Tip / Sign in to post questions, reply, level up, and achieve exciting badges. Know more

Signature verification primitives of HSM Performance Library – KBA234711

Signature verification primitives of HSM Performance Library – KBA234711

IFX_Publisher1
Community Manager
Community Manager
Community Manager
250 sign-ins First comment on KBA 250 replies posted

Signature verification primitives of HSM Performance Library – KBA234711

Community Translation: HSMパフォーマンスライブラリの署名検証プリミティブ – KBA234711

Version: **

The Hardware Security Module (HSM) Performance Library comprises three drivers:

  • HsmCrpt
  • HsmIpc
  • HsmProt

In this article, we explain how to practically make use of 3 signature verification primitives supported by HsmCrpt driver.

RSA signature verification primitive

RSA signature verification can be used to validate the signature of a message and hence decide if the message is authentic or not. The signature of a message is the hash of the message encrypted by an RSA Private Key. This signature can be decrypted using an associated RSA Public Key to retrieve the hash. This hash can then be compared with the hash of the message computed again. If the two-hash values match, then the message can be considered valid or authentic.

The steps described below can be used for signature verification based on RSASSA-PKCS1-v1_5 using the function “HsmCrpt_RsaExp65537”.

  1. Define a plain text. Let us call it “plainTxt”. We shall be validating if this “plainTxt” is authentic or not.
  2. Use a 128-byte RSA Public Key modulus. Ensure that the modulus is stored as an array in Little Endian Format. Let us call it “modulus”.
  3. Compute the SHA2-256 of the plain text (e.g. using openssl commands) and encrypt the hash with a 128-byte RSA private exponent. This 128-byte encrypted hash is called a signature. This is also stored as an array in Little Endian Format. Let us call the array “encryptedSignature”.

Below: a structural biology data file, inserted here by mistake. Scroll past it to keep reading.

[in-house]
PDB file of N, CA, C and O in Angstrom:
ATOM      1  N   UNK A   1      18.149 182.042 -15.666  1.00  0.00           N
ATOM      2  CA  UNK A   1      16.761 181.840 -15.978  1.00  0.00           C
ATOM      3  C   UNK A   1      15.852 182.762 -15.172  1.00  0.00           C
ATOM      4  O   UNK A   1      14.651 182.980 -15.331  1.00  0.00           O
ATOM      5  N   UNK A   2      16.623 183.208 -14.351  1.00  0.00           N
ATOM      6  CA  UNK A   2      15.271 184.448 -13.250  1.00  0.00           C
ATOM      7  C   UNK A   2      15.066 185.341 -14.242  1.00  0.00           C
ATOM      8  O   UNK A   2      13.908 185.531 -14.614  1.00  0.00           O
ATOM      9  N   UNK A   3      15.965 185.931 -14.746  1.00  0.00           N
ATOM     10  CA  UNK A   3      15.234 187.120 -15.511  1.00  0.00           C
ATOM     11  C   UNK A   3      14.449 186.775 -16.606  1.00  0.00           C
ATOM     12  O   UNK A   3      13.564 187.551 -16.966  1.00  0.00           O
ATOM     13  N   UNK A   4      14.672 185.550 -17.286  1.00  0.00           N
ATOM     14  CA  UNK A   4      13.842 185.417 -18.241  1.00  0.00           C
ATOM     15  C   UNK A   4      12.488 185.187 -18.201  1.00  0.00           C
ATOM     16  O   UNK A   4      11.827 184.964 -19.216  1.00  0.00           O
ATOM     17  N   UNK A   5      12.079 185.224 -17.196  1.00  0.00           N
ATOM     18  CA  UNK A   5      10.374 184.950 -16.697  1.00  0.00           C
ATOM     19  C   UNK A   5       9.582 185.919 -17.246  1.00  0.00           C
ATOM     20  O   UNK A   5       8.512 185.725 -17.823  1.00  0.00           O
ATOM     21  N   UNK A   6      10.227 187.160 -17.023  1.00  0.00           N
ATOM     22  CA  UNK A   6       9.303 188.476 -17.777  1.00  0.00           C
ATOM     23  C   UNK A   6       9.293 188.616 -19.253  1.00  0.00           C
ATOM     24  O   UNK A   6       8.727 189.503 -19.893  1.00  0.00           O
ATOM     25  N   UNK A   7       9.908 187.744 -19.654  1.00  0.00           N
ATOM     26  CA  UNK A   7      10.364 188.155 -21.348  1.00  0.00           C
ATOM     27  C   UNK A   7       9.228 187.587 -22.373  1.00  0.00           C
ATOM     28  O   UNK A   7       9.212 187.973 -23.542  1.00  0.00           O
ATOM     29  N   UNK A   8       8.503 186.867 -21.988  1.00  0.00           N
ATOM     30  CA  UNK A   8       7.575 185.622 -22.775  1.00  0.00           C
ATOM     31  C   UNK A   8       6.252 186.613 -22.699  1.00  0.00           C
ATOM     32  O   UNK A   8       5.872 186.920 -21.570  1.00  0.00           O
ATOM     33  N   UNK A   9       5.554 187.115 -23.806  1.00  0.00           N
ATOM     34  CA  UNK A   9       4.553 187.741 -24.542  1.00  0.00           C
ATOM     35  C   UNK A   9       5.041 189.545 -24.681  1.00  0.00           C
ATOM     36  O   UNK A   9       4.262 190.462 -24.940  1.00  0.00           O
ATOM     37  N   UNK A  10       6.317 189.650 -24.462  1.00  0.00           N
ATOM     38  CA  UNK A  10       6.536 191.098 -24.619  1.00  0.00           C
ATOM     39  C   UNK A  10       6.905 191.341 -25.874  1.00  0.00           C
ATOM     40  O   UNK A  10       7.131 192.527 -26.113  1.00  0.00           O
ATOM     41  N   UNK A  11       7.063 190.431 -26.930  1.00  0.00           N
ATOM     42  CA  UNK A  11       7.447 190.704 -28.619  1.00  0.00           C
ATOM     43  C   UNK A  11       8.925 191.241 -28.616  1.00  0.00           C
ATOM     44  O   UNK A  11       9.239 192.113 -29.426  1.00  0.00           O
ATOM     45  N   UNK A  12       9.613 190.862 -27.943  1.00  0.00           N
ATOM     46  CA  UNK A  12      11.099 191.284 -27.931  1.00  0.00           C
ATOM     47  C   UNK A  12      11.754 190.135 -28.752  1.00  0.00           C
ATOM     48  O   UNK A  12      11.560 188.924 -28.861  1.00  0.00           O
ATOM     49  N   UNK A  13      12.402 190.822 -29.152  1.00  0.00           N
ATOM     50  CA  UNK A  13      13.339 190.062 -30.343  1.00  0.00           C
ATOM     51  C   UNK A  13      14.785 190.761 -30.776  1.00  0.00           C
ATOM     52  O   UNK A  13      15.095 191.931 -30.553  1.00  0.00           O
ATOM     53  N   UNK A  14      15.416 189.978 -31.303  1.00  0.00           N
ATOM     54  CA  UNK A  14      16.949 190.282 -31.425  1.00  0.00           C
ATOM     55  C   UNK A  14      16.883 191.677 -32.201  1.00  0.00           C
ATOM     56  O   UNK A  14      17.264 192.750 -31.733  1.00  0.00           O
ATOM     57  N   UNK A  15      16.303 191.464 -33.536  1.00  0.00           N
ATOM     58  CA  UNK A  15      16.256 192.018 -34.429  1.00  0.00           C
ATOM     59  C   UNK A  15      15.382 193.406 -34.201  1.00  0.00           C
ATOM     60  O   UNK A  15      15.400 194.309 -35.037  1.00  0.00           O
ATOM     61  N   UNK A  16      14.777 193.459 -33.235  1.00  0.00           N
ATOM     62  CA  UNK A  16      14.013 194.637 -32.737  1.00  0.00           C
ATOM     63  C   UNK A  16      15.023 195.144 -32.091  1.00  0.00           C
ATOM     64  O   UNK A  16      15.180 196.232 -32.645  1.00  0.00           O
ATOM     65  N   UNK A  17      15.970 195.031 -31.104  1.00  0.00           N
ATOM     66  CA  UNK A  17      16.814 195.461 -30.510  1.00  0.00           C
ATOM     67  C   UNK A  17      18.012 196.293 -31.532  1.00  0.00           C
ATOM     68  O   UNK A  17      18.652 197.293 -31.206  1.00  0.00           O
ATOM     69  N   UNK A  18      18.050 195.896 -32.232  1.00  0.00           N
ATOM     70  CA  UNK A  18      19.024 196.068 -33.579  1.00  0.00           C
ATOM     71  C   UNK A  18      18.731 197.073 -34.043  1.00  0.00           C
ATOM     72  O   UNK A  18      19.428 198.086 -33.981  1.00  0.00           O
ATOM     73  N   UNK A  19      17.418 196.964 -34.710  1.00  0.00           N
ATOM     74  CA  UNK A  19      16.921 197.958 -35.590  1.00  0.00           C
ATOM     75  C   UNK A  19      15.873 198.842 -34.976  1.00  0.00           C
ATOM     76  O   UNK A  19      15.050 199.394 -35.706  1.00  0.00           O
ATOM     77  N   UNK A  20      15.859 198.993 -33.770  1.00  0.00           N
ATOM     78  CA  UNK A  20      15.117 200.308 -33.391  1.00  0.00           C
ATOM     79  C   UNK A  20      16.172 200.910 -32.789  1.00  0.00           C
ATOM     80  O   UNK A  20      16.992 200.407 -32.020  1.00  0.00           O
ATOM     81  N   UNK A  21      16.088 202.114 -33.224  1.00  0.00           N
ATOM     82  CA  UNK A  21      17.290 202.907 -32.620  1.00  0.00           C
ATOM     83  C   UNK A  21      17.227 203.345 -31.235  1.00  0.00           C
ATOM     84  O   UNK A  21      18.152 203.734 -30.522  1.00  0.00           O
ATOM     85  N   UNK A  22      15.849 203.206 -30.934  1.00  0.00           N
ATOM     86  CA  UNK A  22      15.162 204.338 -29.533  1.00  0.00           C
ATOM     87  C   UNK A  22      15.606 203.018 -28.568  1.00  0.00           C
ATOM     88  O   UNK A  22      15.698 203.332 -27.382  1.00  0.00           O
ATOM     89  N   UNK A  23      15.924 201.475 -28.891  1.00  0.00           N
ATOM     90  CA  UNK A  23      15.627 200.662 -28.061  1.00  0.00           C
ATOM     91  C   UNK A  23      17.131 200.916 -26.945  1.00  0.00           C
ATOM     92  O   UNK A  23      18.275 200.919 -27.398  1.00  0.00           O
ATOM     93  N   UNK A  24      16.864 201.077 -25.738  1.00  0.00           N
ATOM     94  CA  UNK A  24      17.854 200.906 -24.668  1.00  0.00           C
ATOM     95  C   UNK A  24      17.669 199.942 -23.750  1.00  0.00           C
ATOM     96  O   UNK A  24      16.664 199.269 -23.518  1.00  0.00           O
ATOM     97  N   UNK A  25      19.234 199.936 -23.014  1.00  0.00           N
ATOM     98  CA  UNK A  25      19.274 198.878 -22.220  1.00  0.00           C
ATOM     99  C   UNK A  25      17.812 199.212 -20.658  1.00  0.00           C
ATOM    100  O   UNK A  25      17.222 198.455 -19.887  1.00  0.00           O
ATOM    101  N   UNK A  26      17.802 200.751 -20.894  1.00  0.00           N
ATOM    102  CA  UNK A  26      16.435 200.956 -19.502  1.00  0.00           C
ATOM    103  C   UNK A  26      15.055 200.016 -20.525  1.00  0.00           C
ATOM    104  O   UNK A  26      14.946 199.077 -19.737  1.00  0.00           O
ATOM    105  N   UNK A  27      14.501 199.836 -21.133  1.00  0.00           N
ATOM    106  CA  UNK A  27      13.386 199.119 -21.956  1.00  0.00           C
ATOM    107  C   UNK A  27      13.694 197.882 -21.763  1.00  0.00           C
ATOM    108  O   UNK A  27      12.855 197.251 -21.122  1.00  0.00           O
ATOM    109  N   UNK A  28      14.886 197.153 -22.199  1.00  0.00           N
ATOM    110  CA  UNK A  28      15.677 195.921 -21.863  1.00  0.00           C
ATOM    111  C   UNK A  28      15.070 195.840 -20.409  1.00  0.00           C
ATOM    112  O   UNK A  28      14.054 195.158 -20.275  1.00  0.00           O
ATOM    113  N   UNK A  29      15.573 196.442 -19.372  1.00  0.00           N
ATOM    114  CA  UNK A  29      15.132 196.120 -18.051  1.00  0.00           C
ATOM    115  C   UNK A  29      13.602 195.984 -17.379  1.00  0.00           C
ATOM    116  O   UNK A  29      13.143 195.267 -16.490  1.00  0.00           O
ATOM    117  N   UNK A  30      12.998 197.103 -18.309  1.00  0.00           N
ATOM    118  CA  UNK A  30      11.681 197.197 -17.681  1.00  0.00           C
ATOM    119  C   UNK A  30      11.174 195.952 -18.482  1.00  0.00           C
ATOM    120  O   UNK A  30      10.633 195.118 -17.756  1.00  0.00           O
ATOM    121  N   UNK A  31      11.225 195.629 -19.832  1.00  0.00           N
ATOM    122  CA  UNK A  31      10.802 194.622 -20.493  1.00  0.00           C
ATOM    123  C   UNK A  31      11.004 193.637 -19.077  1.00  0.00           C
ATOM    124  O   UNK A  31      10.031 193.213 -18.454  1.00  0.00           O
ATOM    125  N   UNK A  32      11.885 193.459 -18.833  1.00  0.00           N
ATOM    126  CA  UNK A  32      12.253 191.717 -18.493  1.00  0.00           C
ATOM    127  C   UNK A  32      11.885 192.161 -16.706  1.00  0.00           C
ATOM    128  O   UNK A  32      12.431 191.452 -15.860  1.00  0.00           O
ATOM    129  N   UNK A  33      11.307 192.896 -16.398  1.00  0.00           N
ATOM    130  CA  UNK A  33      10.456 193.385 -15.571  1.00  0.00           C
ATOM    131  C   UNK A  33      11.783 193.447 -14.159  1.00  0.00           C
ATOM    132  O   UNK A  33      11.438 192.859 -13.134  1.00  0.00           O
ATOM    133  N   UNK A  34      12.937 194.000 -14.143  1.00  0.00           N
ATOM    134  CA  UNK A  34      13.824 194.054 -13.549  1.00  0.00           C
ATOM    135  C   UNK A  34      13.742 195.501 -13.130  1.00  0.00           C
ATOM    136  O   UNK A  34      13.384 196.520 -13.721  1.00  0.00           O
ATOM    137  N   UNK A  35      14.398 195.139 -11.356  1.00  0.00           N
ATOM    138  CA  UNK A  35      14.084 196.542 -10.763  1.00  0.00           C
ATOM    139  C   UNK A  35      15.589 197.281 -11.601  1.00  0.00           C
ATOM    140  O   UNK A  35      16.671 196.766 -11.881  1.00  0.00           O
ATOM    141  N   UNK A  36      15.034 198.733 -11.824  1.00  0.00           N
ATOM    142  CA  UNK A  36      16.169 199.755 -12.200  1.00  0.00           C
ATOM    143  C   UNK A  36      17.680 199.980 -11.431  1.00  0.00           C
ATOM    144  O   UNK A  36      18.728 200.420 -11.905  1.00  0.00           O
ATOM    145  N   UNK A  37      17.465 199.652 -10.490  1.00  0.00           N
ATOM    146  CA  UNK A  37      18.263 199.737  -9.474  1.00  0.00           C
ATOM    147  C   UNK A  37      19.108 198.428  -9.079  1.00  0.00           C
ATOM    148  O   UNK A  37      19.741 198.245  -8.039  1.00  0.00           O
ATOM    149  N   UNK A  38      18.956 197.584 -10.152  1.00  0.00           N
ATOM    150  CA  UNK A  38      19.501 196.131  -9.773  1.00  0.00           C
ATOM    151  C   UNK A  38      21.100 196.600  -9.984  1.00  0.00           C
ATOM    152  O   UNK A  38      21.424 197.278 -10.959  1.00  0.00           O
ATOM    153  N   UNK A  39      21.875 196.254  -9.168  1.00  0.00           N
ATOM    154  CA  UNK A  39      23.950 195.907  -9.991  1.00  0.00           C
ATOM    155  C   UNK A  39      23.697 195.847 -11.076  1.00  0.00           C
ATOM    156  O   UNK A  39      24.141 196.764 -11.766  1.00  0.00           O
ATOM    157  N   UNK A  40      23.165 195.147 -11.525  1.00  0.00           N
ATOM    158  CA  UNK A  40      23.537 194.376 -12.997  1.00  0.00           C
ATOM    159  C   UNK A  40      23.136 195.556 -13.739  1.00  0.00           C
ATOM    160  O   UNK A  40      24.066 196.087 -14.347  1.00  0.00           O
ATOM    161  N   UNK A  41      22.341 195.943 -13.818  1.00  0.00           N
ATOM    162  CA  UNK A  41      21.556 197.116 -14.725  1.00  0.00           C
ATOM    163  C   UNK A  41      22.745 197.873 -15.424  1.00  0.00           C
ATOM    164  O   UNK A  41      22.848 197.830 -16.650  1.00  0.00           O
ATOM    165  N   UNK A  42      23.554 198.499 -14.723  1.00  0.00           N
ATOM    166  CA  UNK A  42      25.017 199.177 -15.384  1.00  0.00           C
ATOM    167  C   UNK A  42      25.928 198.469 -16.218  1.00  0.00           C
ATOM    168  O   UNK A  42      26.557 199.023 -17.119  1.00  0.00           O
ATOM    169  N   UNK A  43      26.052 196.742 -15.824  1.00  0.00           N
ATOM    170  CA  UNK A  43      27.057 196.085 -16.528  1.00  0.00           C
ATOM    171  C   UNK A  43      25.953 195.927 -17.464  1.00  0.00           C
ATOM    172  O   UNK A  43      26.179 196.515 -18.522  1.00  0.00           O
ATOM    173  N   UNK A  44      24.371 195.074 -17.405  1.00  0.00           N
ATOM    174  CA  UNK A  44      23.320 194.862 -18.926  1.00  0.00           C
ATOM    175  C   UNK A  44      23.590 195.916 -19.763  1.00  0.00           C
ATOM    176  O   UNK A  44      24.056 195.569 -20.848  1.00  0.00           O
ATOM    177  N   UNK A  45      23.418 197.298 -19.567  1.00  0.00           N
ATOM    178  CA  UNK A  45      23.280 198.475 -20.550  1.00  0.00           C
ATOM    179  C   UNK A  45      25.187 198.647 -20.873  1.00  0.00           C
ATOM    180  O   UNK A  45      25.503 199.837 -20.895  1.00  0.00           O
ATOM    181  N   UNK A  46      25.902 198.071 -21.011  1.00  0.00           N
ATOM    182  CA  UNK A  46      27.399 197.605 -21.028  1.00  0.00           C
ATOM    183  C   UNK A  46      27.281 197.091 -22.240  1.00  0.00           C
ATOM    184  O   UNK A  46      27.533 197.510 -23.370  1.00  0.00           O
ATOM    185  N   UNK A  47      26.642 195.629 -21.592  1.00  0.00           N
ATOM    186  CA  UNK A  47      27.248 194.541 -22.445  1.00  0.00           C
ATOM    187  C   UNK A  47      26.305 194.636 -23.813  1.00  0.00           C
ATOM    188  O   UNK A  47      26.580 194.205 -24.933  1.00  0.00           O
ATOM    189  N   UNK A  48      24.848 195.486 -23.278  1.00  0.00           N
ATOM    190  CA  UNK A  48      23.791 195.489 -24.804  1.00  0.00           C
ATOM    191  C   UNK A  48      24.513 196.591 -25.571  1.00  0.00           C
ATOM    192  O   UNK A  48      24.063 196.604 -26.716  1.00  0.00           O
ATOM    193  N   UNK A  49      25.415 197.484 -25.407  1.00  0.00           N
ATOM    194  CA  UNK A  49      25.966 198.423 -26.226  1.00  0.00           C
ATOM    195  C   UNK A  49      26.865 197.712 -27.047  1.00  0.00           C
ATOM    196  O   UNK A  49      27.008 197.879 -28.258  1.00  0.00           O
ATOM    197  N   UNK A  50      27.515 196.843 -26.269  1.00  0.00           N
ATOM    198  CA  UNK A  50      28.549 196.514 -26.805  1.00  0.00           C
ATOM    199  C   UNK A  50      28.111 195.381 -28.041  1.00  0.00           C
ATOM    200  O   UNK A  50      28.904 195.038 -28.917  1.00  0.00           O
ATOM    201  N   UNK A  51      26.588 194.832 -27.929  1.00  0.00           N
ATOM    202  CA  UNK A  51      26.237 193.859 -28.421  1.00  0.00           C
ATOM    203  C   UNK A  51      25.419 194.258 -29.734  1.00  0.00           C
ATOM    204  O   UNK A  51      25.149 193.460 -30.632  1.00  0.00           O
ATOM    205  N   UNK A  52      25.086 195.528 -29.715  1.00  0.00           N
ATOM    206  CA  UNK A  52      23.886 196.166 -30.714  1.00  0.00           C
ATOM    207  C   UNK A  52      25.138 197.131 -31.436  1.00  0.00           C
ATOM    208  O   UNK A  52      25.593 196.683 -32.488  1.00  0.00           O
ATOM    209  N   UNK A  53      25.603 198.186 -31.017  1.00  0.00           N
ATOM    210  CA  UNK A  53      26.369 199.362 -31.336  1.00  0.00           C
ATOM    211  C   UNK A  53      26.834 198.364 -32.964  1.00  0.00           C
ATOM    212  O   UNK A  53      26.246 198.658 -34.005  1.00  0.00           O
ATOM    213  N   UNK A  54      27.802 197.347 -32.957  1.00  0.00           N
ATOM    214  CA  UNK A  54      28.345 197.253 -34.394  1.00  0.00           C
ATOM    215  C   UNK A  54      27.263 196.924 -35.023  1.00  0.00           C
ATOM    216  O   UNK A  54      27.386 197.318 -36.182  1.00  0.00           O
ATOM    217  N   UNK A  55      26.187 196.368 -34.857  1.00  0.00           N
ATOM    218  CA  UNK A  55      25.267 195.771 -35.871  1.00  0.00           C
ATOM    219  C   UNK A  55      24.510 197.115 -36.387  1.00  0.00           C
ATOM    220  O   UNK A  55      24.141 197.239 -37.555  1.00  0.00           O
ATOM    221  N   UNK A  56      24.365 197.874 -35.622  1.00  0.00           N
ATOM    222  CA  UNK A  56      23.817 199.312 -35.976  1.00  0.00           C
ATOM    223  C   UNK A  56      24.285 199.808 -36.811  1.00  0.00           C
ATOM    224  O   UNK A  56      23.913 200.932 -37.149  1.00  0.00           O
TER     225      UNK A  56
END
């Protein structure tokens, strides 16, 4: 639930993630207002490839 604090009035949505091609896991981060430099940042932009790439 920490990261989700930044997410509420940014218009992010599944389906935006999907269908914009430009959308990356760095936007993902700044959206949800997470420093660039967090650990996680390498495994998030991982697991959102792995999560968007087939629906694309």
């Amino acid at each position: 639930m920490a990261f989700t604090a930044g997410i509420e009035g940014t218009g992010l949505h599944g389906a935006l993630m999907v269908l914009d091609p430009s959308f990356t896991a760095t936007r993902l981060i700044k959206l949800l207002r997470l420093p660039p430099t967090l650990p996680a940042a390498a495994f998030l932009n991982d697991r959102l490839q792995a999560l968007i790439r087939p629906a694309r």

4. Using the HsmCrpt function “HsmCrpt_Sha2_256”, compute the Hash of “plainTxt”. HsmCrpt_Sha2_256(plainTxt,(sizeof(plainTxt))-1, Hash1,32)
    The computed hash will be a 32-byte value and let us call it “Hash1”. Note that (sizeof(plainTxt))-1 was used since “sizeof” function also considers the null character of the string.
  5. Use the function HsmCrpt_RsaExp65537 as shown below to retrieve the original message hash: HsmCrpt_RsaExp65537(modulus,sizeof(modulus),encryptedSignature,sizeof(encryptedSignature),Hash2);
    The output Hash2 of the above function shall be 128 bytes long (since the modulus used is 128 bytes long).
  6. The RSA output is returned in the Big-Endian format. Also, note that only the first 32 bytes of “Hash 2” is significant. So, do an endian conversion for the first 32 bytes of Hash2. If this data matches with “Hash1”, then the message can be considered authentic.

ECDSA signature verification primitive

HsmCrpt supports a primitive that performs ECDSA verification operation according to FIPS PUB 186-4. It supports NIST curves NIST P-256 and NIST P-384 only.

Input test vectors for ECDSA according to FIPS 186-4 is available in https://csrc.nist.gov/projects/cryptographic-algorithm-validation-program/digital-signatures

In this example, we will use the same vectors available in line no 1322 of the file SigVer.rsp to verify the signature.

  1. The message is “73c5f6a67456ae48209b5f8……”. This can be stored in an array as
    uint8 message_verify[]= {0x73U, 0xC5U, 0xF6U,…….};
  1. R is “1d75830cd36f4c9aa181b2c4221e87f176b7f05b7c87824e82e396c88315c407”. This can be stored in an array as: